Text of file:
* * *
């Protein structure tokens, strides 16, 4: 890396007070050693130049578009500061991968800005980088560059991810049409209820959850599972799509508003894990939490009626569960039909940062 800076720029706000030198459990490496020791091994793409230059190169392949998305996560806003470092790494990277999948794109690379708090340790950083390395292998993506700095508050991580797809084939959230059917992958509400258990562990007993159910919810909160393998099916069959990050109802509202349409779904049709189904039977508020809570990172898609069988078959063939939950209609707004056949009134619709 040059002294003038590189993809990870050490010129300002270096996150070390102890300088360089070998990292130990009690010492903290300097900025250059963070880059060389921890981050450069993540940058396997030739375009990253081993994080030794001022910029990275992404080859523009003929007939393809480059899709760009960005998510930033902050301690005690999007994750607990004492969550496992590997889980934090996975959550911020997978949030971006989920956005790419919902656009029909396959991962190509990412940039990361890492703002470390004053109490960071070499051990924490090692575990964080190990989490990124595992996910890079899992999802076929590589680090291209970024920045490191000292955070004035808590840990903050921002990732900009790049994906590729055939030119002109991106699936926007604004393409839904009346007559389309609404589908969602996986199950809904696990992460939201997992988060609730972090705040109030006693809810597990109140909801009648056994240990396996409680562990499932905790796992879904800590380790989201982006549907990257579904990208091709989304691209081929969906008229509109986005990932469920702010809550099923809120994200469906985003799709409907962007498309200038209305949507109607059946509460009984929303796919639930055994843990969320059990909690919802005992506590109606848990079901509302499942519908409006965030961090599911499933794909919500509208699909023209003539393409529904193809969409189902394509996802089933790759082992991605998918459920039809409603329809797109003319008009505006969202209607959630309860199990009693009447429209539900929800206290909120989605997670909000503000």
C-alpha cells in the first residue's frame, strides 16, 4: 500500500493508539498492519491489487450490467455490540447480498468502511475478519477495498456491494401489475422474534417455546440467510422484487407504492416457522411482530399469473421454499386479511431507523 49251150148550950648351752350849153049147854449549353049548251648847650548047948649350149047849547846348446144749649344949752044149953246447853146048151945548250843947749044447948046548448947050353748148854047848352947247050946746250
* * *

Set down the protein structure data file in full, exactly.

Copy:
């Protein structure tokens, strides 16, 4: 890396007070050693130049578009500061991968800005980088560059991810049409209820959850599972799509508003894990939490009626569960039909940062 800076720029706000030198459990490496020791091994793409230059190169392949998305996560806003470092790494990277999948794109690379708090340790950083390395292998993506700095508050991580797809084939959230059917992958509400258990562990007993159910919810909160393998099916069959990050109802509202349409779904049709189904039977508020809570990172898609069988078959063939939950209609707004056949009134619709 040059002294003038590189993809990870050490010129300002270096996150070390102890300088360089070998990292130990009690010492903290300097900025250059963070880059060389921890981050450069993540940058396997030739375009990253081993994080030794001022910029990275992404080859523009003929007939393809480059899709760009960005998510930033902050301690005690999007994750607990004492969550496992590997889980934090996975959550911020997978949030971006989920956005790419919902656009029909396959991962190509990412940039990361890492703002470390004053109490960071070499051990924490090692575990964080190990989490990124595992996910890079899992999802076929590589680090291209970024920045490191000292955070004035808590840990903050921002990732900009790049994906590729055939030119002109991106699936926007604004393409839904009346007559389309609404589908969602996986199950809904696990992460939201997992988060609730972090705040109030006693809810597990109140909801009648056994240990396996409680562990499932905790796992879904800590380790989201982006549907990257579904990208091709989304691209081929969906008229509109986005990932469920702010809550099923809120994200469906985003799709409907962007498309200038209305949507109607059946509460009984929303796919639930055994843990969320059990909690919802005992506590109606848990079901509302499942519908409006965030961090599911499933794909919500509208699909023209003539393409529904193809969409189902394509996802089933790759082992991605998918459920039809409603329809797109003319008009505006969202209607959630309860199990009693009447429209539900929800206290909120989605997670909000503000």
C-alpha cells in the first residue's frame, strides 16, 4: 500500500493508539498492519491489487450490467455490540447480498468502511475478519477495498456491494401489475422474534417455546440467510422484487407504492416457522411482530399469473421454499386479511431507523 49251150148550950648351752350849153049147854449549353049548251648847650548047948649350149047849547846348446144749649344949752044149953246447853146048151945548250843947749044447948046548448947050353748148854047848352947247050946746250